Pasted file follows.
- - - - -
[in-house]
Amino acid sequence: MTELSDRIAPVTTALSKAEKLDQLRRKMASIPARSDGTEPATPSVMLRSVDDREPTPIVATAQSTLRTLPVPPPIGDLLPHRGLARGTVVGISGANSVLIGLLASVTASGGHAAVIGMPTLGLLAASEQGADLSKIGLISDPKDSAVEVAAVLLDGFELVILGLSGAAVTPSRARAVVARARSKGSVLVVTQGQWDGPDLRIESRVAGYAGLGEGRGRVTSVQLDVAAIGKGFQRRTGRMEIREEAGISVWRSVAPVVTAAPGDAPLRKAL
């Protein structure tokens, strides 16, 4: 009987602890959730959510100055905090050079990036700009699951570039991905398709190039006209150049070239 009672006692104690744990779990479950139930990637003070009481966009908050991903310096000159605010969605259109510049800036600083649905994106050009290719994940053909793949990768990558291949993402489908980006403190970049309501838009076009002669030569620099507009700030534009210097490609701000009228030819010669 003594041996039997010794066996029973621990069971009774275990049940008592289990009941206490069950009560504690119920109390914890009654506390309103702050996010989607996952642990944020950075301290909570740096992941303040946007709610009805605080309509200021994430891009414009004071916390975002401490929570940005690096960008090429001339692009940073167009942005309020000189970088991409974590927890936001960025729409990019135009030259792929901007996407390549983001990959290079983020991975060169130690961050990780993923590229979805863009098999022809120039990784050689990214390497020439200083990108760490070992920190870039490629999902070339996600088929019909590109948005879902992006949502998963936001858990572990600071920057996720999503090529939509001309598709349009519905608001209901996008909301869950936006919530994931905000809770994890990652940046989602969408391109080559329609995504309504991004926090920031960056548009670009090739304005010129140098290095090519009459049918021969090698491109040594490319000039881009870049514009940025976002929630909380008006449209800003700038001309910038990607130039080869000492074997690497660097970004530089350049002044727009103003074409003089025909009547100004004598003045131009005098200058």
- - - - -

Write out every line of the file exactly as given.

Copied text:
[in-house]
Amino acid sequence: MTELSDRIAPVTTALSKAEKLDQLRRKMASIPARSDGTEPATPSVMLRSVDDREPTPIVATAQSTLRTLPVPPPIGDLLPHRGLARGTVVGISGANSVLIGLLASVTASGGHAAVIGMPTLGLLAASEQGADLSKIGLISDPKDSAVEVAAVLLDGFELVILGLSGAAVTPSRARAVVARARSKGSVLVVTQGQWDGPDLRIESRVAGYAGLGEGRGRVTSVQLDVAAIGKGFQRRTGRMEIREEAGISVWRSVAPVVTAAPGDAPLRKAL
């Protein structure tokens, strides 16, 4: 009987602890959730959510100055905090050079990036700009699951570039991905398709190039006209150049070239 009672006692104690744990779990479950139930990637003070009481966009908050991903310096000159605010969605259109510049800036600083649905994106050009290719994940053909793949990768990558291949993402489908980006403190970049309501838009076009002669030569620099507009700030534009210097490609701000009228030819010669 003594041996039997010794066996029973621990069971009774275990049940008592289990009941206490069950009560504690119920109390914890009654506390309103702050996010989607996952642990944020950075301290909570740096992941303040946007709610009805605080309509200021994430891009414009004071916390975002401490929570940005690096960008090429001339692009940073167009942005309020000189970088991409974590927890936001960025729409990019135009030259792929901007996407390549983001990959290079983020991975060169130690961050990780993923590229979805863009098999022809120039990784050689990214390497020439200083990108760490070992920190870039490629999902070339996600088929019909590109948005879902992006949502998963936001858990572990600071920057996720999503090529939509001309598709349009519905608001209901996008909301869950936006919530994931905000809770994890990652940046989602969408391109080559329609995504309504991004926090920031960056548009670009090739304005010129140098290095090519009459049918021969090698491109040594490319000039881009870049514009940025976002929630909380008006449209800003700038001309910038990607130039080869000492074997690497660097970004530089350049002044727009103003074409003089025909009547100004004598003045131009005098200058």